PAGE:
I plan to continue writing about related issues, especially with respect to developing a North Bay Coalition. I welcome news from what is happening in your county. The Napa people are preparing a Press Release, which should be out soon, which could anchor my next article. The Napa Board of Supervisors is meeting on March 10 to discuss this issue, among others, and some people from Sonoma County are going. I am hoping for reports from that meeting that I could also write about. 

Thanks for your help,

Shepherd Bliss


Thanks to Nell Hergenrather for this...

The meeting went great! The board voted to move forward with more detailed installation costs for the Geofill (cork and coconut) and the PureFill (100% Cork) infills. The project is still on target for being sent off with no delay although, there was some grumbling about their ability to get the $’s all hammered out by the next meeting on March 25th- for irrigation plans etc.

The board didn’t go forward with the architect’s recommended product of another type of encapsulated kind of rubber infill - that there are no safety studies on. Football guys tried to say the organic products were “dusty” and toxic in their own right, but that didn’t fly. Our board was truly thoughtful and committed to our kids, it was awesome to see it all in action.

Thanks for your help with outreach, we had about 50 people in the room and my guys totaled about 30!!


Here's an article of interest to those concerned...

Thanks to Shepherd Bliss.

Wednesday, March 4, 2015


Just to remind you...

The school board will be deciding tonight whether to replace the grass on two local football fields with artificial turf.  Analy and El Molino would have their fields replaced this summer.  We need a better way to do this without exposing our kids (and the environment) to this material.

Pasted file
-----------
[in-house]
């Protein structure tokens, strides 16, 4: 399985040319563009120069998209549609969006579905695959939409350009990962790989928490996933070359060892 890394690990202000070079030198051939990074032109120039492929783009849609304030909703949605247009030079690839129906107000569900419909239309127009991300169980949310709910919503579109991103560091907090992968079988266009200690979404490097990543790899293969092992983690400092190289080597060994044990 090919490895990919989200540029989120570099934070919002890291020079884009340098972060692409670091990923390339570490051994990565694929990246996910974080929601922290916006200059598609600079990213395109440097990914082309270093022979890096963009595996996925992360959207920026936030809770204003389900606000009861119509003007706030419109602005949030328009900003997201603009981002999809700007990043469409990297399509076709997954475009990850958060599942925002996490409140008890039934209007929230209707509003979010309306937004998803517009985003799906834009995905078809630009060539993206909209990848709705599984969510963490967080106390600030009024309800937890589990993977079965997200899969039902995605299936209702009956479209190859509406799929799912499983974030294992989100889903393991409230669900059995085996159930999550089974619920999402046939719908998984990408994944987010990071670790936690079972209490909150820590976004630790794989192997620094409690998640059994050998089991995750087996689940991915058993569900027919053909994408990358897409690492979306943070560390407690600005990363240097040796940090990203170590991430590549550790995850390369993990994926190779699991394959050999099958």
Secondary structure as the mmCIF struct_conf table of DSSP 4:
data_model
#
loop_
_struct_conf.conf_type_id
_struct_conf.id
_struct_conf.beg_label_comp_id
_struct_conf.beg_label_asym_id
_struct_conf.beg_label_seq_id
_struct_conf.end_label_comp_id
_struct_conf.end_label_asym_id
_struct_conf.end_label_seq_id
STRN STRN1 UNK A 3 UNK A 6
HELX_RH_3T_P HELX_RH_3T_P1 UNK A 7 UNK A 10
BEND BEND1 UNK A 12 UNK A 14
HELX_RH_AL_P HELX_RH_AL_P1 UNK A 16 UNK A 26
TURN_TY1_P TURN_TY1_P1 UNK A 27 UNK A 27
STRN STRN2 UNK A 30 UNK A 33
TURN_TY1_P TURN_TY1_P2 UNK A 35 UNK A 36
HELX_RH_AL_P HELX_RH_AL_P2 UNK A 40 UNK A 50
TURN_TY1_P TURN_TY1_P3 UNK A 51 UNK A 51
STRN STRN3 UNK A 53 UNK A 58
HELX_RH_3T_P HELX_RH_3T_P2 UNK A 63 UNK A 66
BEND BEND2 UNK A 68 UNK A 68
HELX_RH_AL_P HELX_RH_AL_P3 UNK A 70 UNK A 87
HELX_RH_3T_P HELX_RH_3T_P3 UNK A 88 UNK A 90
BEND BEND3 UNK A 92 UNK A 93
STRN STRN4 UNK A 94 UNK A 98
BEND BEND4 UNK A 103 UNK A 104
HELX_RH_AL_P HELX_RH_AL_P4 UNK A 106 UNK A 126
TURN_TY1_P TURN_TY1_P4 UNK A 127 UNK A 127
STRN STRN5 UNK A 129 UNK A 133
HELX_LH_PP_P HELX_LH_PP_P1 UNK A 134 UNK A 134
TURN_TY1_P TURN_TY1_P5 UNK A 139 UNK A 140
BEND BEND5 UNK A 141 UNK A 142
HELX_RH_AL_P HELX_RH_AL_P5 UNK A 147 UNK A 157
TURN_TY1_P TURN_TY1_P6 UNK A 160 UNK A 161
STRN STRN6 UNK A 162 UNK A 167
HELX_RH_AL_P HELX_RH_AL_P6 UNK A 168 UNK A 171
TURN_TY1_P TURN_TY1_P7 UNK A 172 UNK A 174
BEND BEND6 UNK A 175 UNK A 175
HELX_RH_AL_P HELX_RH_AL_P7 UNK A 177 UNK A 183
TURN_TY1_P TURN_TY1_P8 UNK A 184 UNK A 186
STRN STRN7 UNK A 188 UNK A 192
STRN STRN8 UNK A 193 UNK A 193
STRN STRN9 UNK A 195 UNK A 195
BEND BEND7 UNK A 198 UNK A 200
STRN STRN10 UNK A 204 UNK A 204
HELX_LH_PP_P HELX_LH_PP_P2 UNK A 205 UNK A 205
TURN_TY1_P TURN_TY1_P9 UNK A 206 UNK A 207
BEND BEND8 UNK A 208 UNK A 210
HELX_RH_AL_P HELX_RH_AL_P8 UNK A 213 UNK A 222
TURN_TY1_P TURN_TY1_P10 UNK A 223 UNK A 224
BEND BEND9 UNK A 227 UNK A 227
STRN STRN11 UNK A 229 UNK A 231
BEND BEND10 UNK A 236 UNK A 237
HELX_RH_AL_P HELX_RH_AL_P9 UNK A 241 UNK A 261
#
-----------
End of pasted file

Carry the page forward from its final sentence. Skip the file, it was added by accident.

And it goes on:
See post below for articles:  "Say 'NO' to artificial turf".

See previous post:  "Urgent: The health of our kids..."

Turf replacement will be addressed at a special meeting TONIGHT!

Meeting is open to the public at the Analy Library.

Meeting starts at 7:00pm

Many agenda items so this issue would probably be discussed around 8:00pm.

Let's not allow our kids to be exposed to this toxic alternative to grass.


I do hope you can write a letter and inspire others to do so as well. Even though I feel like the meeting went well, there were crumb turf lobbyists in the room and I am told they will continue to push their product on the board and the Director of Maintenance.

We need to have twice as many people showing up March 4th and have 50-100 more letters from the community to the board. This project will impact the Laguna hugely as the Analy fields are literally on the edge of our “preserved” and endangered wetlands. The Laguna flows into the Russian River watershed and anyone who is involved overseeing them should be very concerned as well, that the 4 million dollar upgrades have no environmental impact reports. The Director of Maintenance applied and received some kind of waiver. Meaning that she doesn’t have to do an environmental impact report.


Write to: